Most people in New York have seen buildings and other pieces of property "tagged" with graffiti. Making graffiti may not seem like a very serious crime. However, even this seemingly minor property crime can have lasting consequences on a person's life.
If you have been charged with a fraud-related crime and are convicted, the consequences you face will directly correspond with the severity of the crime committed. Two men from the Bronx may be hit with significant penalties, as they are facing identity theft charges in the first degree after allegedly using personal information to steal high-end vehicles from various New York car dealerships.
Stealing someone else's mail for any reason is generally considered a crime. Stealing someone else's mail and using their private information to commit fraud or embezzlement is especially serious and can result in severe penalties, which may include time in federal prison and hefty fines. In many cases involving mail theft, the person accused of the crime is someone who handles mail every day for a living. For example, one former United States postal worker was recently charged with grand larceny and three counts of identity theft. The worker is currently in jail with bail set at $35,000 and will appear in court in the next few weeks.
Most of us are aware that arson charges stem from setting a fire or causing an explosion to destroy a piece of property. The crime of arson in New York requires prosecutors to establish several elements for convictions. If they are unable to prove one or more of the elements, it is likely that criminal charges will be lessened or dismissed altogether.
When you think of the term robbery, you probably think of guys in ski masks with guns holding up a bank and demanding suitcases full of cash. But, imagine a scenario where a young kid approaches a man in a subway station and, with a hand in his pocket that appears to have a weapon, the kid demands that the man turn over his wallet and cellphone; fearful that the kid has a weapon, the man complies, and the kid runs off with his belongings. Although slightly different than the team of masked men storming the bank and making off with thousands of dollars, this scenario would also be considered a robbery under the law of most states.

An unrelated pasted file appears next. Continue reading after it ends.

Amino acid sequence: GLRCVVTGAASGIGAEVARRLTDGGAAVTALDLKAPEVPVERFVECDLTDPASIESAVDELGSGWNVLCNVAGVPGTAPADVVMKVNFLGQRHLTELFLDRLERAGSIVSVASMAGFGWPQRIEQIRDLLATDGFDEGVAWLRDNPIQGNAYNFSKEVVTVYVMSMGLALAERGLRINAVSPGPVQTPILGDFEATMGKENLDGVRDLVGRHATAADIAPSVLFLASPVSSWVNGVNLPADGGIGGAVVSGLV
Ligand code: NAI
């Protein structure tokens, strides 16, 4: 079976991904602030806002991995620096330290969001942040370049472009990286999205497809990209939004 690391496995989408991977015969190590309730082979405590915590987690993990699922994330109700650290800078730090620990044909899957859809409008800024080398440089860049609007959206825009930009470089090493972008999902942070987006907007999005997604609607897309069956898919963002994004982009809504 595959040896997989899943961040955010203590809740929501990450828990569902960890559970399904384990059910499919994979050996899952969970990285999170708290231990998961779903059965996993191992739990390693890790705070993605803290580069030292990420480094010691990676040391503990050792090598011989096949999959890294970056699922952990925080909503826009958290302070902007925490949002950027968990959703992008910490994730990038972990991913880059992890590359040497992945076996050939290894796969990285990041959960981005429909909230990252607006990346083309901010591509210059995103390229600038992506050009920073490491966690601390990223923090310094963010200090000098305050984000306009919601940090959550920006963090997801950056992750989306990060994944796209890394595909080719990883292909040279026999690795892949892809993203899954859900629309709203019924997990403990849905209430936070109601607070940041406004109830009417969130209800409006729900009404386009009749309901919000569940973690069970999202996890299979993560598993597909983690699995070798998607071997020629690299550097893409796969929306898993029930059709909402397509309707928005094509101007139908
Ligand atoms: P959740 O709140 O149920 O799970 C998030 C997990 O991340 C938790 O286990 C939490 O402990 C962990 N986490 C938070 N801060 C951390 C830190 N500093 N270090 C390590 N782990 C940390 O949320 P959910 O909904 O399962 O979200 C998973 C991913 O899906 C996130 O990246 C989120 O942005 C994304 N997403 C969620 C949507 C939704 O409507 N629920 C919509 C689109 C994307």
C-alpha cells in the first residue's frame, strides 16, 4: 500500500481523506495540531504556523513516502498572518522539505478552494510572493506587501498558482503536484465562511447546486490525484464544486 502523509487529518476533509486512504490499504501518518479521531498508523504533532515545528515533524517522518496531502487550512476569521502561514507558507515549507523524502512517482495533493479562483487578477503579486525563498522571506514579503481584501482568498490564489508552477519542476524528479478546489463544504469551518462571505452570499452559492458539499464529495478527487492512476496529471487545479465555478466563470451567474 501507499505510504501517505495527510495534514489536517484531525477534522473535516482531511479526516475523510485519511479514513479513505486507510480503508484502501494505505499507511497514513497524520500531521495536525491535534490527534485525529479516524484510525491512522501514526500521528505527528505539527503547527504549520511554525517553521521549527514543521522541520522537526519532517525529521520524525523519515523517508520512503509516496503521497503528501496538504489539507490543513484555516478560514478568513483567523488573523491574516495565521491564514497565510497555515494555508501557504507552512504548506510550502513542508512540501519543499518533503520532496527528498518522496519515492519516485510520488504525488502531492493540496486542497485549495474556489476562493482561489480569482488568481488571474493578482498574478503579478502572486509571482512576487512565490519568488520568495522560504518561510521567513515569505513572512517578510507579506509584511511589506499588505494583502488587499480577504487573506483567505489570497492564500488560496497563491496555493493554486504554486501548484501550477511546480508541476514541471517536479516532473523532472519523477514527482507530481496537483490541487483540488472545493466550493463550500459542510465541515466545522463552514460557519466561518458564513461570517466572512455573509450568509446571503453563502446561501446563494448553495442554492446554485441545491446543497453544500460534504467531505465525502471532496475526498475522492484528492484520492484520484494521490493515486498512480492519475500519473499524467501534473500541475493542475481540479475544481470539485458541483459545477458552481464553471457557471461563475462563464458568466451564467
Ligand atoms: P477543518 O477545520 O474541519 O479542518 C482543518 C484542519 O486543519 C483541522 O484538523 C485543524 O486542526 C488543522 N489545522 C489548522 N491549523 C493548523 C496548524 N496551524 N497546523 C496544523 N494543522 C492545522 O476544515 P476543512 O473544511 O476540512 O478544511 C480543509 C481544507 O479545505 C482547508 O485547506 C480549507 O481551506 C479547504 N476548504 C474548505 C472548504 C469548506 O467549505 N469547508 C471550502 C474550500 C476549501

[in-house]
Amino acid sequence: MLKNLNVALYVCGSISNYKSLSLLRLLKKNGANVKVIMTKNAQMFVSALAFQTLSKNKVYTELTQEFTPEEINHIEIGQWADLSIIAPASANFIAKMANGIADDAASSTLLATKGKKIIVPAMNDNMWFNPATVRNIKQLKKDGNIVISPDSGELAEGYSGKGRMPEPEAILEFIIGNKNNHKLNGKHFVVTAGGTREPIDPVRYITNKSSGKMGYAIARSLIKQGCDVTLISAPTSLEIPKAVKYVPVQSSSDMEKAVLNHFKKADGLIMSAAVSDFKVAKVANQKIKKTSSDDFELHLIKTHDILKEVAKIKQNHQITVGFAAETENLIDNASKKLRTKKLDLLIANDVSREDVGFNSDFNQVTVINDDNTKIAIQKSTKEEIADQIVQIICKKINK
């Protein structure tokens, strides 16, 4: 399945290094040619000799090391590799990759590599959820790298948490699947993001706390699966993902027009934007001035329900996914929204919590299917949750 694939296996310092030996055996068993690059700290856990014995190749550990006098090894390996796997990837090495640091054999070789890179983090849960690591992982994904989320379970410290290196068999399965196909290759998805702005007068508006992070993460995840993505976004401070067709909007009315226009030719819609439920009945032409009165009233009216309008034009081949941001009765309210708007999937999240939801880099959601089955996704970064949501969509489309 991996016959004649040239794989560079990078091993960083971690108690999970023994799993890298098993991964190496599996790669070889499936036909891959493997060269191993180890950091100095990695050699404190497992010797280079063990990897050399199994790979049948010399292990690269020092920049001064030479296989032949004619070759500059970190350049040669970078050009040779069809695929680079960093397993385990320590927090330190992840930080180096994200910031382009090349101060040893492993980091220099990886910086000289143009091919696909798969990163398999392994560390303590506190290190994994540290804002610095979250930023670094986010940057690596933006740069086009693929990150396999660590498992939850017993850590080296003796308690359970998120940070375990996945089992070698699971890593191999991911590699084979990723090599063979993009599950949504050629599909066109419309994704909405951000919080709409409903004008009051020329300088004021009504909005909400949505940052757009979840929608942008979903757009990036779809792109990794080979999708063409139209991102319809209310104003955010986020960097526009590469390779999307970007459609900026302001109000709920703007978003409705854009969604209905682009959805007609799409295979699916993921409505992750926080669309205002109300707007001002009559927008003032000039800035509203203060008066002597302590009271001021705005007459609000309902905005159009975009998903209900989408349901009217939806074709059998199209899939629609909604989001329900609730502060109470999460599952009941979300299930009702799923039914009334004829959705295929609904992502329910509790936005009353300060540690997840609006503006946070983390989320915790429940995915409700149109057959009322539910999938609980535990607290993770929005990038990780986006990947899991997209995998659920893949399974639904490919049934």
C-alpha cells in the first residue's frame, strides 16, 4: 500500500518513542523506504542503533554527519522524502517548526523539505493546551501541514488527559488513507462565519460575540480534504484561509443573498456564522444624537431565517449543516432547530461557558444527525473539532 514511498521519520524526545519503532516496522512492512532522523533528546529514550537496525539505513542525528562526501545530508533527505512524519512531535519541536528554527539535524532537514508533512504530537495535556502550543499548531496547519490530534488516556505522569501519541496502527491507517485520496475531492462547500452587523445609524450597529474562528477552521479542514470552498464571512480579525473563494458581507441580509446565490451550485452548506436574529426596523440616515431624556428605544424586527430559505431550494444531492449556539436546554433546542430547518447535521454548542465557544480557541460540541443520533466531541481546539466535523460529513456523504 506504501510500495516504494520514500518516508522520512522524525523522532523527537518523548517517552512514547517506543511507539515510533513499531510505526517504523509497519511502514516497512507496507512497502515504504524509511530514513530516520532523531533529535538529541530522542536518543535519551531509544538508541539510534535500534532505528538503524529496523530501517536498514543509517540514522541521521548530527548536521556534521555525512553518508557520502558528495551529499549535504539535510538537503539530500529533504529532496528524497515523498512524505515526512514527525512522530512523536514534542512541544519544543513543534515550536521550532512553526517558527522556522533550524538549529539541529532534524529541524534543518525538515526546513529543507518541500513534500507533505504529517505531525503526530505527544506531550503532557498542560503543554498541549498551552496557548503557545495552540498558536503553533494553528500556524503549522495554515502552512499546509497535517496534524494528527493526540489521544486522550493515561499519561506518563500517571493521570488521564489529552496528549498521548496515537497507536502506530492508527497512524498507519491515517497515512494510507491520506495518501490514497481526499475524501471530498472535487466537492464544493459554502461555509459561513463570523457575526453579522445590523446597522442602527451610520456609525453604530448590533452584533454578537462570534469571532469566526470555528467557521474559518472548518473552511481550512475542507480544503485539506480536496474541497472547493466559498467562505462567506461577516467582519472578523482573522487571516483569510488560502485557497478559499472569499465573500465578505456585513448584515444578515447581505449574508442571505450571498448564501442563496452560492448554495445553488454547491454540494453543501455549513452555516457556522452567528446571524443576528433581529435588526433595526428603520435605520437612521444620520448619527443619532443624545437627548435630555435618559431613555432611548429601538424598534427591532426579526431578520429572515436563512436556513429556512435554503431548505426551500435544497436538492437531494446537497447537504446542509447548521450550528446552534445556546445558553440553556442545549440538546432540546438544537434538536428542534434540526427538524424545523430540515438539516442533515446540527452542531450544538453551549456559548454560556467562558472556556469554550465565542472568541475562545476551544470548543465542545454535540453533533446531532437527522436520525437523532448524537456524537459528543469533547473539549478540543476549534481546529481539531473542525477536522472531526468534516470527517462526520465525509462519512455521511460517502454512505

In our increasingly digital and online world, we have heard a lot more about the issue of identity theft in the past decades. Identity theft differs from traditional theft crimes, like robbery or burglary, as it is much more of a faceless crime and often goes undetected by its victims for quite some time. We often unknowingly make so much information about ourselves readily available that we become vulnerable to identity theft.
Identity theft is a growing problem, with many people taking advantage of how easy it is to access someone's personal information. In many cases, a person will be charged with identity theft, if they are accused of using someone else's name, credit card number or Social Security number to make purchases or obtain employment.
As we gear up for the holiday season, retailers are paying close attention to preventing theft. According to an annual study by the National Retail Federation, organized retail crime (ORC) is on the rise. Any New York resident who is caught taking items from a store without paying for them or engaging in fraudulent returns may be arrested and charged with theft. The specific charges and potential conviction penalties will depend on the value of the items stolen and the circumstances of the incident.
When many people think of theft crimes, they picture someone breaking into a store or home and taking items that do not belong to them. They may not think of all the intricacies of these alleged thefts. For example, three New Yorkers allegedly used counterfeit money to pay for multiple items from Home Depot. These people were spotted on surveillance camera footage for walking out of the store with nearly $1,500 worth of multiple drill kits.
When someone is accused of taking property that does not belong to them, they may be charged with theft. Many criminal theft charges stem from retail theft, which costs companies millions of dollars each year. A New York City man was charged with shoplifting after stealing baby formula from a Costco store.